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UHP: Fatal crashes up in Davis last year
by By MELINDA WILLIAMS
Jan 17, 2013 | 894 views | 0 0 comments | 7 7 recommendations | email to a friend | print
LAST WEEKEND’S winter storm caused several accidents throughout the county.                  Photo by Louise R. Shaw | Davis Clipper
LAST WEEKEND’S winter storm caused several accidents throughout the county. Photo by Louise R. Shaw | Davis Clipper
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BOUNTIFUL — Davis County seems to be bucking the positive trend of fewer Utah traffic fatalities — more people died on roads here in 2012 than the year before.

Statistics released last week in the Utah Department of Transportation’s Zero Fatalities report show that in 2004, Davis County had nine traffic fatalities. 

By 2012, that number had reached 15. It came after a jump in 2007 to 18 deaths and a drop in 2010 to just nine. State numbers show that in 2000, there were 373 traffic fatalities, but by 2012 that number had dropped to 215.

The Davis County numbers may be disheartening, but they also may be deceiving, police said.

“Davis County is one of the fastest growing counties,” said Utah Highway Patrol Lt. Ed Machaud.  “You can’t look at the number of fatalities and say ‘Oh my gosh, it’s  going the wrong way,’” 

He prefers to compares the number of crashes to the number of miles traveled, like statisticians do.

With that viewpoint, Davis County numbers aren’t that far out of line, Machaud said.

The Utah Highway Patrol sees about three deaths per year on the interstate in Davis County. Other traffic fatalities occur in cities and on county roads, Machaud said.

Looking at the millions of miles traveled, traffic fatalities in Davis County can be attributed  to the increasing population density, “not to any wave of bad driving,” Machaud said.

The Zero Fatalities campaign was launched in 2006 as a multi-agency endeavor to reduce fatalities on the state’s highways.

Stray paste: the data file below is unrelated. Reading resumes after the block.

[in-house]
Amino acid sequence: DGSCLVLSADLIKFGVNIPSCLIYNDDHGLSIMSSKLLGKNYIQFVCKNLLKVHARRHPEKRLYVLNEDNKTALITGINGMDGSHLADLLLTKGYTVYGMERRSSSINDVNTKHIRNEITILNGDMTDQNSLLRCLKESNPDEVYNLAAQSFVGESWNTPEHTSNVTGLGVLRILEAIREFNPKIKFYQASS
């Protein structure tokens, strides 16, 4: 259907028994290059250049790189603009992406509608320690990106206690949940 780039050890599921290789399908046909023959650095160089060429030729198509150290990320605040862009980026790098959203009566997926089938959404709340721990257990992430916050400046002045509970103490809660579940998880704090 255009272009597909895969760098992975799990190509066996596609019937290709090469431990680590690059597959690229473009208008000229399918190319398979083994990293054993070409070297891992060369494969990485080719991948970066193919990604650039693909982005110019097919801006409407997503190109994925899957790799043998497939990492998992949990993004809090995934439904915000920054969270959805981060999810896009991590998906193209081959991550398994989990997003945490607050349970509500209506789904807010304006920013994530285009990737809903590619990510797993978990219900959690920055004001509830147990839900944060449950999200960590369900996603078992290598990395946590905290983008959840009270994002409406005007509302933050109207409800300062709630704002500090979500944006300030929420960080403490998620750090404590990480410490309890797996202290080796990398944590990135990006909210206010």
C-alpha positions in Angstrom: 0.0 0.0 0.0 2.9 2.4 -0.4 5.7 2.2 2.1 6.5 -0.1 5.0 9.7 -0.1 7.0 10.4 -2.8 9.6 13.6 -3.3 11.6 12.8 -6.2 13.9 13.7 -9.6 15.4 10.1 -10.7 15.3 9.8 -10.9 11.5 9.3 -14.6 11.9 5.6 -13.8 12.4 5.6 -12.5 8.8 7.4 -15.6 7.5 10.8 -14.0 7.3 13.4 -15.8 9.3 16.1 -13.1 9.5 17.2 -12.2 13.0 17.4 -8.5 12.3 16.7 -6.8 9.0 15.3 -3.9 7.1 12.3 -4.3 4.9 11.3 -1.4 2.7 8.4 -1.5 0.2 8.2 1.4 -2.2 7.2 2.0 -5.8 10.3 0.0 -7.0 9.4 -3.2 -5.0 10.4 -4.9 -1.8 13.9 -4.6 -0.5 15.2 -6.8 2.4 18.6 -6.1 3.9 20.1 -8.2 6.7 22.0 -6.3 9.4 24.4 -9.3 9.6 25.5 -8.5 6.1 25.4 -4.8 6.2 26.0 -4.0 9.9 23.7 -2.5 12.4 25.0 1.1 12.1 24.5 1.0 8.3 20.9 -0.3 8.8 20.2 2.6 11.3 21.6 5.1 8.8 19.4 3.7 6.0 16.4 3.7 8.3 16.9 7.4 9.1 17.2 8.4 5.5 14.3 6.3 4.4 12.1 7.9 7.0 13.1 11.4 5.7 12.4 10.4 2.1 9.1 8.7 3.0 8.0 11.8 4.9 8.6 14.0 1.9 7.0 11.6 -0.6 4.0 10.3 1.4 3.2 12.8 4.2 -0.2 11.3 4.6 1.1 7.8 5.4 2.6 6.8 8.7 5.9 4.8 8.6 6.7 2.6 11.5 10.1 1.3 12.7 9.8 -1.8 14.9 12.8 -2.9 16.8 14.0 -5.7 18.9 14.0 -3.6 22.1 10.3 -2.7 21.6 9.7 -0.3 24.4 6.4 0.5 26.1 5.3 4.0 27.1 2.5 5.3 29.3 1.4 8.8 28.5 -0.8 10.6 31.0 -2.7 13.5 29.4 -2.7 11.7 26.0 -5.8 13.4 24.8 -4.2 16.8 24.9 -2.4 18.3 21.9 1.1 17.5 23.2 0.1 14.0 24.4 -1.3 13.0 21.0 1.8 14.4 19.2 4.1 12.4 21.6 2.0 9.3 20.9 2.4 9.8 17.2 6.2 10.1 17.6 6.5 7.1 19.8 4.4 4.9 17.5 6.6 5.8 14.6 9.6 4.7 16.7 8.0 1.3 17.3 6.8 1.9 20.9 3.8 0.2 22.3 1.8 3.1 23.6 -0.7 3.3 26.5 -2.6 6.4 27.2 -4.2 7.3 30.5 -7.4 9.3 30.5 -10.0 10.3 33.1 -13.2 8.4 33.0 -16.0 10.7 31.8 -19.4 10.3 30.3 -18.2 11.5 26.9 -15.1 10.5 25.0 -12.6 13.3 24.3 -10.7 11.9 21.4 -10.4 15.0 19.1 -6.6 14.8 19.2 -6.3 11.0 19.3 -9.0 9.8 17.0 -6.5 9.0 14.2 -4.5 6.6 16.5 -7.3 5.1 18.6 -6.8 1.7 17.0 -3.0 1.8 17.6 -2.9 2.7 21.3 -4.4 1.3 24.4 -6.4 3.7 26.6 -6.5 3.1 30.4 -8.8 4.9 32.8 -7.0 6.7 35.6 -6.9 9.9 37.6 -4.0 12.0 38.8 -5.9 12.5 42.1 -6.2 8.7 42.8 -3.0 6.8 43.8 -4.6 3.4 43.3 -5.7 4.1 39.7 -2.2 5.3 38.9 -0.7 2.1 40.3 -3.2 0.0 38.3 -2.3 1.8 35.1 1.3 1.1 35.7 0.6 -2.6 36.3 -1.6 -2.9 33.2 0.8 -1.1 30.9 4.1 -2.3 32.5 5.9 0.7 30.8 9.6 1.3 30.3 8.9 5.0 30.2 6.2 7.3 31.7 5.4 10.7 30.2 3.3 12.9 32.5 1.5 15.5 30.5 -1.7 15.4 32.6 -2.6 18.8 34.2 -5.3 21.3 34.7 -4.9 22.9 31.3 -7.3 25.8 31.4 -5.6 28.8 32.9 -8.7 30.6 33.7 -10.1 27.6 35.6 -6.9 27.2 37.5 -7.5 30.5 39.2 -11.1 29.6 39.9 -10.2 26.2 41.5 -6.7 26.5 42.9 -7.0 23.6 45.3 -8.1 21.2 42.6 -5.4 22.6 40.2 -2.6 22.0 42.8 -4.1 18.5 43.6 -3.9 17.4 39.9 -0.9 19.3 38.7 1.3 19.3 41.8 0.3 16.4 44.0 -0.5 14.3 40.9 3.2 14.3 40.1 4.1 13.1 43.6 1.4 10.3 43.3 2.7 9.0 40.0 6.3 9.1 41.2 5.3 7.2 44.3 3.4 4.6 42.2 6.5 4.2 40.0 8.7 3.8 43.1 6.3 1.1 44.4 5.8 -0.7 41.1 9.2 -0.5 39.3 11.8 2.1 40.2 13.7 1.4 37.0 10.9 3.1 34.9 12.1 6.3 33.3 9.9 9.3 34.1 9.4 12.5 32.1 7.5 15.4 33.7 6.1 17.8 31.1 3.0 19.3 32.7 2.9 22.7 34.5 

Participating agencies include the Utah Department of Transportation, the Utah Highway Patrol, UDOT’s Motor Carrier  Division, Utah Highway Safety Office, Federal Highway Administration and the Federal Motor Carrier Administration.

The annual report also breaks down numbers by fatality type, holiday weekend fatalities, road conditions, day and nighttime fatalities, location of fatalities and more.

Those on the front lines of investigating traffic fatalities say aggressive driving, including speeding and lack of seat belt usage remain the two biggest contributing factors in traffic fatalities.

“Of the 215 fatalities in 2012, 67 were caused by being improperly restrained,” said UHP spokesman Cpl. Todd Johnson. “If people buckled up, it would increase their chance of survival.” 

Except in those cases, numbers have dropped, Johnson said.

That includes distracted driving and driving under the influence, according to the Zero Fatalities website, ut.zerofatalities.com.

Surprisingly, most fatalities happened on dry roads, Johnson said.

He believes educational programs such as Zero Fatalities have significantly contributed to the decline in deaths due to driving under the influence.

Another factor that has contributed to the overall decline in fatalities is sustained enforcement of driving laws. 

 “It used to be that we (the Utah Highway Patrol) would focus on major holidays” said UHP Sgt. Ted Tingey. “Now we focus on every holiday, from Valentine’s Day to St. Patrick’s Day to Thanksgiving.”

It is possible to stop traffic deaths in Utah, Johnson said.

“Zero fatalities is realistic in my family and every other family, and if businesses in their fleets set that goal it’s realistic there too,” he said.

You can find the full breakdown of traffic fatalities numbers around Utah at ut.zerofatalities.com/statistics_utah.php.

mwilliams@davisclipper.com

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